The researchers used a very sophisticated form of brain scanning called Positron Emisson Tomgoraphy (PET) to find out what took place in patients' brains when they had acupuncture.
The patients, all suffering from painful osteo-arthritis, were divided into three groups:
* One group were touched with blunt needles, with the participants being aware that this had no therapeutic value and that the needles would not pierce the skin. The parts of their brain linked to the sensation of touch were activated.
* The second group were treated with special needles which only 'appeared' to pierce the skin. These needles functioned like 'stage daggers' with the tip of the needle retracting up into the handle on 'insertion'. This group of patients believed that the treatment was real and the brain scans showed that an area of the brain associated with pain relief was activated. This part of the brain is linked to the production of natural pain killers (opiates).
* The third group of patients received 'real' acupuncture. The area associated with opiate generation was activated but in addition, the ipsilateral insular cortex was also activated. This is a part of the brain thought to be involved with pain modulation and is a pathway associated with acupuncture.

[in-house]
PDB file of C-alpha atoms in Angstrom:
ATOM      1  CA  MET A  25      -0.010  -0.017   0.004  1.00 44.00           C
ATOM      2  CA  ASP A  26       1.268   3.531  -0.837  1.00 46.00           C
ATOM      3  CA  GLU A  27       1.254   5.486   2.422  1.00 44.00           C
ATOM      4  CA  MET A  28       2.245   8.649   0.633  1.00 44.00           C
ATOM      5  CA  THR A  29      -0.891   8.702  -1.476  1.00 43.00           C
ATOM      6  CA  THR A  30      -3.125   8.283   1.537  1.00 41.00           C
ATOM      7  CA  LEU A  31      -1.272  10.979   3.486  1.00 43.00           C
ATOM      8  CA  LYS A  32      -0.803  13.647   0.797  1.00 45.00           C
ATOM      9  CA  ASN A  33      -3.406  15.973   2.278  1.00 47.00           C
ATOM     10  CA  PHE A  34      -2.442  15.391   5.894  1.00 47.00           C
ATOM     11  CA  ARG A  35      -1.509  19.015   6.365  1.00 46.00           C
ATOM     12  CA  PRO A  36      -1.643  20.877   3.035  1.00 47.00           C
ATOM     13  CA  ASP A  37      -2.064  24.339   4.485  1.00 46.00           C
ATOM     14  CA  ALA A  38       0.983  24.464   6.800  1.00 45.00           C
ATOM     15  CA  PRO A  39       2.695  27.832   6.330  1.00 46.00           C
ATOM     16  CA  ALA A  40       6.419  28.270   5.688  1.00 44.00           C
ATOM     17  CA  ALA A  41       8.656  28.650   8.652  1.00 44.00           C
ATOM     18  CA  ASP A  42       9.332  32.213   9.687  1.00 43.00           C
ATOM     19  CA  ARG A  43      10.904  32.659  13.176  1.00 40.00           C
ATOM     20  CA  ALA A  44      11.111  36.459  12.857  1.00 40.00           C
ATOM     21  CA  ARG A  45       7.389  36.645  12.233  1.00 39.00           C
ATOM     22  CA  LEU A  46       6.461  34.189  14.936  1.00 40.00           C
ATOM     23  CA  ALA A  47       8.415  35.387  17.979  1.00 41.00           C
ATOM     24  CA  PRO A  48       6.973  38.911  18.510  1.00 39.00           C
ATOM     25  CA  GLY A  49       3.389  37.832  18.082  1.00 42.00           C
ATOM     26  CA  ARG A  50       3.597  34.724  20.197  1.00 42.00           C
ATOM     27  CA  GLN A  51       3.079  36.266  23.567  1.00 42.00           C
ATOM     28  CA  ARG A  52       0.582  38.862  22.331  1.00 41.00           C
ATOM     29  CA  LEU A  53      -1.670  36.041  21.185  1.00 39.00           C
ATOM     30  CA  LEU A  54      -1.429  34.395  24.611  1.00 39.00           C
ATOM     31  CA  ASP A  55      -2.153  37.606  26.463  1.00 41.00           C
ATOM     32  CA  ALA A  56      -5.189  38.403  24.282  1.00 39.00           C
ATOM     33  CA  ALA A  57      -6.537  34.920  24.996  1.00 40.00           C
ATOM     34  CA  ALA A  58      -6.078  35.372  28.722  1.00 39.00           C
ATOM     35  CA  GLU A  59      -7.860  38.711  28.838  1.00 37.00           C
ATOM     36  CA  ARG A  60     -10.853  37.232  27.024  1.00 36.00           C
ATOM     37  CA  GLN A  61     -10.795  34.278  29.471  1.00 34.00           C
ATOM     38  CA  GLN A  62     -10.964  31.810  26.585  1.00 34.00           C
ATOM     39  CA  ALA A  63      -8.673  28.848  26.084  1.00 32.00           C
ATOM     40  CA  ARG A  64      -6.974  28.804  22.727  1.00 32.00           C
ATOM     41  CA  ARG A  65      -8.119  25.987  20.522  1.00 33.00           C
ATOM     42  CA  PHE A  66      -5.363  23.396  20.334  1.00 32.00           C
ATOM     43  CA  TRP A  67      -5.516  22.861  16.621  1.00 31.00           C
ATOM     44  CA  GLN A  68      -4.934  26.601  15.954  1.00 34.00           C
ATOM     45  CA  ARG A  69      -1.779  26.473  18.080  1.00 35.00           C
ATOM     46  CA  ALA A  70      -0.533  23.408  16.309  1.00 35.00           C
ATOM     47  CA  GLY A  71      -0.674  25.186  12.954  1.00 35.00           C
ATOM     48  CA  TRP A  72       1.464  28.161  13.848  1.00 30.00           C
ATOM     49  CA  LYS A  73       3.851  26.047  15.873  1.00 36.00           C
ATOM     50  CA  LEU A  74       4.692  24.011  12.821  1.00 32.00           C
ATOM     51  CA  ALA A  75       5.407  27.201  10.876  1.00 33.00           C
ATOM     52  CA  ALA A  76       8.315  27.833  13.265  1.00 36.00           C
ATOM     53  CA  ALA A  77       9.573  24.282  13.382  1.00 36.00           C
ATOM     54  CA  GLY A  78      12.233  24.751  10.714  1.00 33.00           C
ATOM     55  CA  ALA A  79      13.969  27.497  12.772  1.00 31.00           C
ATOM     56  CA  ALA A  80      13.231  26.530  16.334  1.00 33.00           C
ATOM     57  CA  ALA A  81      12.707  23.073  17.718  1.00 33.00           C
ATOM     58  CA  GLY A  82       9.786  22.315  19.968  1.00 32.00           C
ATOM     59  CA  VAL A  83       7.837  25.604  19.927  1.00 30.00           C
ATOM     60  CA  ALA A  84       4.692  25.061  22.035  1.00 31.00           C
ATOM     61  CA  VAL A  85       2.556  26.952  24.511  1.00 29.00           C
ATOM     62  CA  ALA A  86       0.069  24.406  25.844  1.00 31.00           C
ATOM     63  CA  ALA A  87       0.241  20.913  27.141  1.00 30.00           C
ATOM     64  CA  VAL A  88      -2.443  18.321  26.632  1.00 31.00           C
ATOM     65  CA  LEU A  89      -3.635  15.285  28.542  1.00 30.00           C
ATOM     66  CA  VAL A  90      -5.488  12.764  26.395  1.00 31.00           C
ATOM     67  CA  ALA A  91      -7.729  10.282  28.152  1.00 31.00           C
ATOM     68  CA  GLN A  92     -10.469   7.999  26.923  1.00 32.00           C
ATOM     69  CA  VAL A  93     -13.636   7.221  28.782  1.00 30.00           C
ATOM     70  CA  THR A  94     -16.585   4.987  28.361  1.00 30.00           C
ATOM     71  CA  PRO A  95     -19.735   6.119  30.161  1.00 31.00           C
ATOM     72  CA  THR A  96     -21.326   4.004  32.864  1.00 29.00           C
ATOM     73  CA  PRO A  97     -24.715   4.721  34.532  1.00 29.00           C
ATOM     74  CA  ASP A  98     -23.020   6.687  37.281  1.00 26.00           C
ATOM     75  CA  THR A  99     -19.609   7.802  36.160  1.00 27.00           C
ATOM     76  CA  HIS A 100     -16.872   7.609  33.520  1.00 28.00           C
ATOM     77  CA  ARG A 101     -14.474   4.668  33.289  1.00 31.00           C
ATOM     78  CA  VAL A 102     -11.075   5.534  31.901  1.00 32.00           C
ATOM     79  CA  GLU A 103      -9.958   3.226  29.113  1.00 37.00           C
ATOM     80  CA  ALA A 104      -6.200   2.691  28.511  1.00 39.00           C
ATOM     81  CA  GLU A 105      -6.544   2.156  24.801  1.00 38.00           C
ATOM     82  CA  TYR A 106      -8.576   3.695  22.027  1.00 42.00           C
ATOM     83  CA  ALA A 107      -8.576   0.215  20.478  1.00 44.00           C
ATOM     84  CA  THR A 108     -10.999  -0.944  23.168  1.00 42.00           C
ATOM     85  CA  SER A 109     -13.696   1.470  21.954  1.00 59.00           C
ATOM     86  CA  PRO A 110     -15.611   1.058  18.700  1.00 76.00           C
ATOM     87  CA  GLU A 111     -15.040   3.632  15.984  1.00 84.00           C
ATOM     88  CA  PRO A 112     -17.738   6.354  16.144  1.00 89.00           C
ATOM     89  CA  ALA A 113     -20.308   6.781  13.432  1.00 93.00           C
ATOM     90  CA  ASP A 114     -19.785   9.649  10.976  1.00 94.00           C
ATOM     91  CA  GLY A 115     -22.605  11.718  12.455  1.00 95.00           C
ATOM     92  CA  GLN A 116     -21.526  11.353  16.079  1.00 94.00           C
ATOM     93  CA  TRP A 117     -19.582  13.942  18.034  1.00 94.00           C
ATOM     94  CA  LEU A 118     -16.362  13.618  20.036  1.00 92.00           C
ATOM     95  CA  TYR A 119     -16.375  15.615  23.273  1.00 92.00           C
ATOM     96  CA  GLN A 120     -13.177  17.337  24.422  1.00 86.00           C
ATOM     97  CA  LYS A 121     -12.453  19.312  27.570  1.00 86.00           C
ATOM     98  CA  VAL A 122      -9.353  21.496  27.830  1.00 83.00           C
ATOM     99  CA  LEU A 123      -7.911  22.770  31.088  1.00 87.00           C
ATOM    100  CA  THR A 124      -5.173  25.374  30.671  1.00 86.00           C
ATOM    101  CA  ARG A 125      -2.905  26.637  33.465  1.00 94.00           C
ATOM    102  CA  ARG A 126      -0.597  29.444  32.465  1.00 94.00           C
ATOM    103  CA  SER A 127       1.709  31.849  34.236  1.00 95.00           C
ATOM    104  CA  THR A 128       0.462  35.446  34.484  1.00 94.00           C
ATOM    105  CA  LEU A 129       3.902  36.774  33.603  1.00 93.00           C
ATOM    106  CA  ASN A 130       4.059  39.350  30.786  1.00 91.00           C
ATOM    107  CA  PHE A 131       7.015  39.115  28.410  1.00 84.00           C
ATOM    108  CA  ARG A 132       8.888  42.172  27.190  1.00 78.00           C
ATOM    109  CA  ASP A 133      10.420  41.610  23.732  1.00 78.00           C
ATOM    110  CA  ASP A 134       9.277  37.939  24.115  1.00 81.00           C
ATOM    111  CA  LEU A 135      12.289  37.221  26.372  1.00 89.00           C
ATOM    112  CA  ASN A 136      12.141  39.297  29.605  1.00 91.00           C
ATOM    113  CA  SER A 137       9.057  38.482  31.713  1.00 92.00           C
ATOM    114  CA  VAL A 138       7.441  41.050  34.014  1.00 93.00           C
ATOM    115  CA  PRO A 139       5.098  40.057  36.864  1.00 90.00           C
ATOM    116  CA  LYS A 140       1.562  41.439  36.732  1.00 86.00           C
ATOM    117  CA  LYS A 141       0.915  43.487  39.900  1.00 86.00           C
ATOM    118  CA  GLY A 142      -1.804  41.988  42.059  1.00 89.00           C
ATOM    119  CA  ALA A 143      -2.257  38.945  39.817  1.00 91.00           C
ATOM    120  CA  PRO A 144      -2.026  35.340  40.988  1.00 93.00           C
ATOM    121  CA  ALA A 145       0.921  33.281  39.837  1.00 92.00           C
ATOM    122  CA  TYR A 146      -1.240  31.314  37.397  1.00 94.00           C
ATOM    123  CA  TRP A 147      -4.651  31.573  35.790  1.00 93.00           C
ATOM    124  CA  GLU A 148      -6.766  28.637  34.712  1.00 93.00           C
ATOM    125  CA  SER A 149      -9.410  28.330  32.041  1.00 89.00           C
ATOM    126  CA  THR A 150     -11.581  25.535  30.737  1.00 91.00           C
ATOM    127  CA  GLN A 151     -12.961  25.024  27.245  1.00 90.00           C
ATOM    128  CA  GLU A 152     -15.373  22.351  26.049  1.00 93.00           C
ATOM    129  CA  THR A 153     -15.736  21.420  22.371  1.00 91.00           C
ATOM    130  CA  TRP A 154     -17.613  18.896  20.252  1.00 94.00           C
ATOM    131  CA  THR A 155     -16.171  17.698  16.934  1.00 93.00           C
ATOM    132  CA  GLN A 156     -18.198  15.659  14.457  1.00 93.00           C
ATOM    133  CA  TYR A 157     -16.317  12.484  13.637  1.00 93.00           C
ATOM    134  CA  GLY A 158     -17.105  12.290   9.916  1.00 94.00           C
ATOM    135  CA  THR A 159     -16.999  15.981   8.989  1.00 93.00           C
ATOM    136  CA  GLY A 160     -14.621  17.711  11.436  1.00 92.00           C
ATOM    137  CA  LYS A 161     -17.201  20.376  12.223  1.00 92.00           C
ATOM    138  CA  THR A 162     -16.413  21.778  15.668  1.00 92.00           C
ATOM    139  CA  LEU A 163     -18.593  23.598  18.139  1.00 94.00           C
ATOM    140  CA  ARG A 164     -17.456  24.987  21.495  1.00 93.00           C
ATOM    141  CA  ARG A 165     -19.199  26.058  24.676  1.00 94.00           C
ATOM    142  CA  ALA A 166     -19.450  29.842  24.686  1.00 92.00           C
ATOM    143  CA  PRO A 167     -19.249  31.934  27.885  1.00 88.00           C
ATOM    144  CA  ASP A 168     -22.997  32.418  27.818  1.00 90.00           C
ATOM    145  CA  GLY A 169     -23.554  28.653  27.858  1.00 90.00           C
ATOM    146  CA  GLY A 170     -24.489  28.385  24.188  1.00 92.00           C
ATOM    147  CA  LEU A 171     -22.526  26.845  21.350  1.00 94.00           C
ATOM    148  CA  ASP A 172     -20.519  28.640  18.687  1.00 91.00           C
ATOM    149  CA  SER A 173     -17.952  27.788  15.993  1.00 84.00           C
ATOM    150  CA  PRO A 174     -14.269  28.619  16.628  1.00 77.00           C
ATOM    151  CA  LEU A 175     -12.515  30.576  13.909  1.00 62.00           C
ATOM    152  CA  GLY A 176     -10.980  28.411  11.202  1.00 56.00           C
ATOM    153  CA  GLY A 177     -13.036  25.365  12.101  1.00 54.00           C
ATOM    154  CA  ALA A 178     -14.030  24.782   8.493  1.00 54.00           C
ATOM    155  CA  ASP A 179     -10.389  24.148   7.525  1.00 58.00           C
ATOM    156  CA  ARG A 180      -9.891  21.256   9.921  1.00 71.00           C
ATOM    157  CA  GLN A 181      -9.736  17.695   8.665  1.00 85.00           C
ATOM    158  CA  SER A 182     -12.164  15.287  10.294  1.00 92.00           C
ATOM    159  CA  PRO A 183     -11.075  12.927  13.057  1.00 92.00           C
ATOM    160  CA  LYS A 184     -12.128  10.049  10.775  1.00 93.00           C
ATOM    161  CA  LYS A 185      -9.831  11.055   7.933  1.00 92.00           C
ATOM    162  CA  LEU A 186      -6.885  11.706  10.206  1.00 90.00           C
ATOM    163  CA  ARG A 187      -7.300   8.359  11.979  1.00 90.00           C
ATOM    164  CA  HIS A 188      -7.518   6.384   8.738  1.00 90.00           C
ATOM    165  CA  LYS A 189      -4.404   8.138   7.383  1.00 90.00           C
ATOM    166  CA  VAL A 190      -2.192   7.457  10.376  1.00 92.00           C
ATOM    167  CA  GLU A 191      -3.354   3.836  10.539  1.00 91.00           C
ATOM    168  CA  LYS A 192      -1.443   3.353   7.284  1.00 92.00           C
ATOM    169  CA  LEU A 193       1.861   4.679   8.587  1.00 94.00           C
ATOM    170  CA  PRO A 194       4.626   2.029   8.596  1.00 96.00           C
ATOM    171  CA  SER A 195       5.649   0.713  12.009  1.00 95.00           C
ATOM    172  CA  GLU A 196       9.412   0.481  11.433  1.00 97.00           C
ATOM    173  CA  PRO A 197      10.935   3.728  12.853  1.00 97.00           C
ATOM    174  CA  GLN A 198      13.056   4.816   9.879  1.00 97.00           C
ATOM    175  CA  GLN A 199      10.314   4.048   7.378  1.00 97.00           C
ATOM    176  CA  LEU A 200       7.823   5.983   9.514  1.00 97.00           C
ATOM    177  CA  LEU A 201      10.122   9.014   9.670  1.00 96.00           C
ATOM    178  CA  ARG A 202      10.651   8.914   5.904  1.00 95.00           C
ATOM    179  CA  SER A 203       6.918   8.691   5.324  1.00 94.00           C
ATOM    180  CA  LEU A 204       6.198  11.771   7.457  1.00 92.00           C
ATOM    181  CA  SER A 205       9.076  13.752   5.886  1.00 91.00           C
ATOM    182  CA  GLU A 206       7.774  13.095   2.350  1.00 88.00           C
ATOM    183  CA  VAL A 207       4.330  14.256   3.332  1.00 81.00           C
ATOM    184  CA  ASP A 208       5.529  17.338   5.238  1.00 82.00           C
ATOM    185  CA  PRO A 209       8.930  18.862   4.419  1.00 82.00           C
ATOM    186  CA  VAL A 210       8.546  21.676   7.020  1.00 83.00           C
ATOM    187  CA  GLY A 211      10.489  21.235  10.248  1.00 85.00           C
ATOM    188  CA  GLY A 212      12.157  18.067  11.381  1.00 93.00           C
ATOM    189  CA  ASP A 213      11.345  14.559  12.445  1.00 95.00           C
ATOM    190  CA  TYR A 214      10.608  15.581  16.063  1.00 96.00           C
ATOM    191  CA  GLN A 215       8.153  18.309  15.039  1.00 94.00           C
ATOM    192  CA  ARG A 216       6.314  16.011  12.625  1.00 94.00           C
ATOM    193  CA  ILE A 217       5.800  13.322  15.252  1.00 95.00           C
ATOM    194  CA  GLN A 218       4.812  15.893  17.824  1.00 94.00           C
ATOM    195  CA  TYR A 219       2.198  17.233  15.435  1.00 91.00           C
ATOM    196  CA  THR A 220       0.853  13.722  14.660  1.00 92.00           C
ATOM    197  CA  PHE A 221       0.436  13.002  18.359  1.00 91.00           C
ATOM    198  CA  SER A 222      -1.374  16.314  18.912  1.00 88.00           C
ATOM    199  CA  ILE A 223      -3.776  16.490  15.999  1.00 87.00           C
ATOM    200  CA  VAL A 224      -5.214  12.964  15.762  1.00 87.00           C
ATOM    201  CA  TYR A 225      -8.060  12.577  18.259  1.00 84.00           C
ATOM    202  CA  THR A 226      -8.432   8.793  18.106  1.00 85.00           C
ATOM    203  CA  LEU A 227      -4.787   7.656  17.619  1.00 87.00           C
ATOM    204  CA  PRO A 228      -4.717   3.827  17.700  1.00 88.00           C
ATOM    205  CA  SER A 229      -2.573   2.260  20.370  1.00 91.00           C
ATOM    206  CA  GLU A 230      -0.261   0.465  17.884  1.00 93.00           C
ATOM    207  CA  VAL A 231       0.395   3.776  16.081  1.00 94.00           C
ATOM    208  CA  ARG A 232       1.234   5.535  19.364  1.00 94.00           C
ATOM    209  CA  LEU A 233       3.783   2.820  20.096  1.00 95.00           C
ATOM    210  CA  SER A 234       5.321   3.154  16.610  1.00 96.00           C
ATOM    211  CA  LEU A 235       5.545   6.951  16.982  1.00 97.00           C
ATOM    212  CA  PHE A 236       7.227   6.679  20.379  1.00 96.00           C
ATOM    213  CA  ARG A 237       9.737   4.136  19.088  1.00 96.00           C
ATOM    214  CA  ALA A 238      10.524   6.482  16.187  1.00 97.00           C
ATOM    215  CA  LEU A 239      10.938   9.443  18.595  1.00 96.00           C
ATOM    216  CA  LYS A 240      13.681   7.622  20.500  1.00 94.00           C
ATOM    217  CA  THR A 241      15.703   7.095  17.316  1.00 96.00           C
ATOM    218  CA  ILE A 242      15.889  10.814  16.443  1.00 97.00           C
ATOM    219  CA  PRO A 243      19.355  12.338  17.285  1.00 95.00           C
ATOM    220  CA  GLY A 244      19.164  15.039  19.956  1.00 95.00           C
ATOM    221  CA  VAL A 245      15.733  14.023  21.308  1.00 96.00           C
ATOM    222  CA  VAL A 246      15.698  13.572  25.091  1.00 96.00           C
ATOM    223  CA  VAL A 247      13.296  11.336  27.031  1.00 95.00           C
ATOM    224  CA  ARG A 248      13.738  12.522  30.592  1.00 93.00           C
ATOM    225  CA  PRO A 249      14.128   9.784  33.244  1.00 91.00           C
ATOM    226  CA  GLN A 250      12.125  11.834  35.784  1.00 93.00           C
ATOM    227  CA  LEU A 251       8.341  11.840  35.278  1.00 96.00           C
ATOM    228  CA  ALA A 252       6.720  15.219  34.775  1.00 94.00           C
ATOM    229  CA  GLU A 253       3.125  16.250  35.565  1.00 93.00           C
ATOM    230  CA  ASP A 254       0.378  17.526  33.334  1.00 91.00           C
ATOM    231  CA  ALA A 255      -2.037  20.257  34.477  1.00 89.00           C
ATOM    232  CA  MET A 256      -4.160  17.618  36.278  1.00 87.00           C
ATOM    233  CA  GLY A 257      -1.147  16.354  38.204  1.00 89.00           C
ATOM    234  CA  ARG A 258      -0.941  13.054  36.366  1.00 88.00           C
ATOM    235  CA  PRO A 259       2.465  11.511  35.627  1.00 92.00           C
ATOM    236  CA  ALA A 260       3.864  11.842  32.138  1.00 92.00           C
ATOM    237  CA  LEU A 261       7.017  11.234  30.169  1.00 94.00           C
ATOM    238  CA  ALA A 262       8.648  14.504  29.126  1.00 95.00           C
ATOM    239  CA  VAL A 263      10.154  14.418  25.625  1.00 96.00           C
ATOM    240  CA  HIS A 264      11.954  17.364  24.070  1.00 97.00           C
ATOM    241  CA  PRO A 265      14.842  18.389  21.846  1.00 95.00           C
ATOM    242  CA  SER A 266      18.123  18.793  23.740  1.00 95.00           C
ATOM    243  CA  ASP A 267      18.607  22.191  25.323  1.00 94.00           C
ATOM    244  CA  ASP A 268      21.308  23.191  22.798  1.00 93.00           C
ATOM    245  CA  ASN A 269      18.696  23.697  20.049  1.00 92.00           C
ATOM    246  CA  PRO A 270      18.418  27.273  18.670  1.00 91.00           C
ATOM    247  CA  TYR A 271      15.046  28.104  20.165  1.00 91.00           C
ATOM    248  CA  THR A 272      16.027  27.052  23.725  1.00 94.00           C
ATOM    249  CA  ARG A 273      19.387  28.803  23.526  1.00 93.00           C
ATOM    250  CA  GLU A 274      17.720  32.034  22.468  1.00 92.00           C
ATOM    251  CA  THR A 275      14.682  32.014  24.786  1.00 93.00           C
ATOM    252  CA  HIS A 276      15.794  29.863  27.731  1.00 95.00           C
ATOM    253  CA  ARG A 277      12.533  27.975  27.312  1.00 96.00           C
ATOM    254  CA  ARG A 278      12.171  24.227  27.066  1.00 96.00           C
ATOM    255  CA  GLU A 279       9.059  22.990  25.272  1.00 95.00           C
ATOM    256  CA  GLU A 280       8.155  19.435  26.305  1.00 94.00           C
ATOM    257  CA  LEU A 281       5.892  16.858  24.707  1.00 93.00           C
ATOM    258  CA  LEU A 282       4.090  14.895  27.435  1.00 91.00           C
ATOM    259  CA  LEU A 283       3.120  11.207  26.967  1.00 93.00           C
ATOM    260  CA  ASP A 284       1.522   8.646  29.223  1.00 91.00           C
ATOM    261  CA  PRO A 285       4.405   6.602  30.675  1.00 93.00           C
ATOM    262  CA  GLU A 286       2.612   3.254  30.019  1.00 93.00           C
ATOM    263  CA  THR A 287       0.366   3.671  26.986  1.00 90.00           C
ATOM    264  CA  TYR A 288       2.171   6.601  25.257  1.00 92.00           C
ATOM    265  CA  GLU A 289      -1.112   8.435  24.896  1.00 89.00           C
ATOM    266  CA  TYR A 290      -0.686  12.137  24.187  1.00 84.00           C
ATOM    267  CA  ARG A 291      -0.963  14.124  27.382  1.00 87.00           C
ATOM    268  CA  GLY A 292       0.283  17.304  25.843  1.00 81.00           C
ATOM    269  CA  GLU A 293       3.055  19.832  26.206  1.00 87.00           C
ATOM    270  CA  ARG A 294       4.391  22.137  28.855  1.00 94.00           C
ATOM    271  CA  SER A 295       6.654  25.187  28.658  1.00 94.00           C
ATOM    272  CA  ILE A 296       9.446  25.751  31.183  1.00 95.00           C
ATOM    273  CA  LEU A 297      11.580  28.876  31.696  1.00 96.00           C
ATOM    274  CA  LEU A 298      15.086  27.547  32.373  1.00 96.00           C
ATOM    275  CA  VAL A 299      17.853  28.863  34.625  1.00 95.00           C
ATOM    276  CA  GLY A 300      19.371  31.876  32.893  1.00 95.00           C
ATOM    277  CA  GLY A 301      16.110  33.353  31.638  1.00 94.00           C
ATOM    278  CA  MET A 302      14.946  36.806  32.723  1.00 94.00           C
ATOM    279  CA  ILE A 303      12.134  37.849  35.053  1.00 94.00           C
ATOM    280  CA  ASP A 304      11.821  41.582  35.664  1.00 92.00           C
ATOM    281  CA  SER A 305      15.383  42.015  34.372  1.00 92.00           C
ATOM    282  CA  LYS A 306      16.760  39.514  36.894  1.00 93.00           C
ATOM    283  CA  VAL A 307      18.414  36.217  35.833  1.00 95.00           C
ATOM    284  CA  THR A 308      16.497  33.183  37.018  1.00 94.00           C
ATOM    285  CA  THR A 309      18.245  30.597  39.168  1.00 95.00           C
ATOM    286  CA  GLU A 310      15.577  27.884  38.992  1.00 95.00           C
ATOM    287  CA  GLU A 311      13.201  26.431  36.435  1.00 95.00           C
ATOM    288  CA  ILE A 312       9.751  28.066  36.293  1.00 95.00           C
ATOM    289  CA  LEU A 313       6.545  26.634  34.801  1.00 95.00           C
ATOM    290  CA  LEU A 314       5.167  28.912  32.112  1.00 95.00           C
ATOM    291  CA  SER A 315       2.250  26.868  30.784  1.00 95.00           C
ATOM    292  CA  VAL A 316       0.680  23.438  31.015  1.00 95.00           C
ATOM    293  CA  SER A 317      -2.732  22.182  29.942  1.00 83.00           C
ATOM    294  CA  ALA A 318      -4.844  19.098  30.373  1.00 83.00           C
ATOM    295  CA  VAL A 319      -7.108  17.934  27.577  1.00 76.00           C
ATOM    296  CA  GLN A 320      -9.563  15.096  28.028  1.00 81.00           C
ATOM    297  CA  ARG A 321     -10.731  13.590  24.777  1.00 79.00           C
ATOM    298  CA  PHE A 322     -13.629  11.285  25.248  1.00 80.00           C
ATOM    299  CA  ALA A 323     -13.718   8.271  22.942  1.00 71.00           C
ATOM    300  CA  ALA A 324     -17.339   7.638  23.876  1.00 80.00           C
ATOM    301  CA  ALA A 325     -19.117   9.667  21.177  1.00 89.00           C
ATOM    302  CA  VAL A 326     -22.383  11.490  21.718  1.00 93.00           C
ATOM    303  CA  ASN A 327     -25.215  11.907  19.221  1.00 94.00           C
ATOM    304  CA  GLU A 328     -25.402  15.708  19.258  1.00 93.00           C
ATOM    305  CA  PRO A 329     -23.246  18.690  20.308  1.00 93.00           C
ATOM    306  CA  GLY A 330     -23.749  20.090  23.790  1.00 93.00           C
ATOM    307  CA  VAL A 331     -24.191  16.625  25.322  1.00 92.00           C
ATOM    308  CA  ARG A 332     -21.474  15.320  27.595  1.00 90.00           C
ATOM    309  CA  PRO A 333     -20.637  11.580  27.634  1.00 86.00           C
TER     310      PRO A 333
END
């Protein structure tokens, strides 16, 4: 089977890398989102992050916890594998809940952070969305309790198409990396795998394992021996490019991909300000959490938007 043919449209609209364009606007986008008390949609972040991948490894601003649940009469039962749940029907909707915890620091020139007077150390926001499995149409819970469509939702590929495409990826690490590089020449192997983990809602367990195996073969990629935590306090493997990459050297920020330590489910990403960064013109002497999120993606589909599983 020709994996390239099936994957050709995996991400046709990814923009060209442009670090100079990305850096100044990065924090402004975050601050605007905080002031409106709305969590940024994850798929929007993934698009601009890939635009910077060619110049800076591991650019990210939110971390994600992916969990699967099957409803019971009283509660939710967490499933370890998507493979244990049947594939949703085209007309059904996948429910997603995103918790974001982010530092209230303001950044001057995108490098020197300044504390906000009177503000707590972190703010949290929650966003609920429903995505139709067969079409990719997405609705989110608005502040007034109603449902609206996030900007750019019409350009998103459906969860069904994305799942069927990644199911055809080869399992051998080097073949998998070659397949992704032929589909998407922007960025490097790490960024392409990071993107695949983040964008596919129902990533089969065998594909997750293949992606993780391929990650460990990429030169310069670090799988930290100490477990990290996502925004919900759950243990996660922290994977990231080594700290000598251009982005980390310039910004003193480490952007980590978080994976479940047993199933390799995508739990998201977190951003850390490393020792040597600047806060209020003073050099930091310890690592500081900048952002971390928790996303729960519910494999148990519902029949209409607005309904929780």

The British Acupuncture Council comments "This is very positive news for acupuncture and this latest research is an exciting illustration of what acupuncturists have known for a long time - that acupuncture works and its effectiveness goes beyond the placebo effect. The British Acupuncture Council looks forward to further research into acupuncture and the treatment protocols carried out by our members. "
The British Acupuncture Council welcomes research to demonstrate the value of acupuncture when the studies are properly designed and executed.
(About the research: the paper 'Expectancy and belief modulate the neuronal substrates of pain treated by acupuncture' appears in the Vol 25 Issue 4 of NeuroImage published on 1 May 2005 (pp 1161 - 1167). The authors are JÃƒ©rÃƒ©mie Pariente, Peter White, Richard S.J. Frackowiak, and George Lewith.)
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Date: Monday, 02 May 2005 15:03
Brain scanning techniques were used to demonstrate acupuncture's impact is more than just a placebo by researchers at the University of Southampton and UCL.
The results showed that real acupuncture elicits a demonstrable physiological response in the brain distinctly different from that occurring when the patient has an expectation or belief in the treatment.
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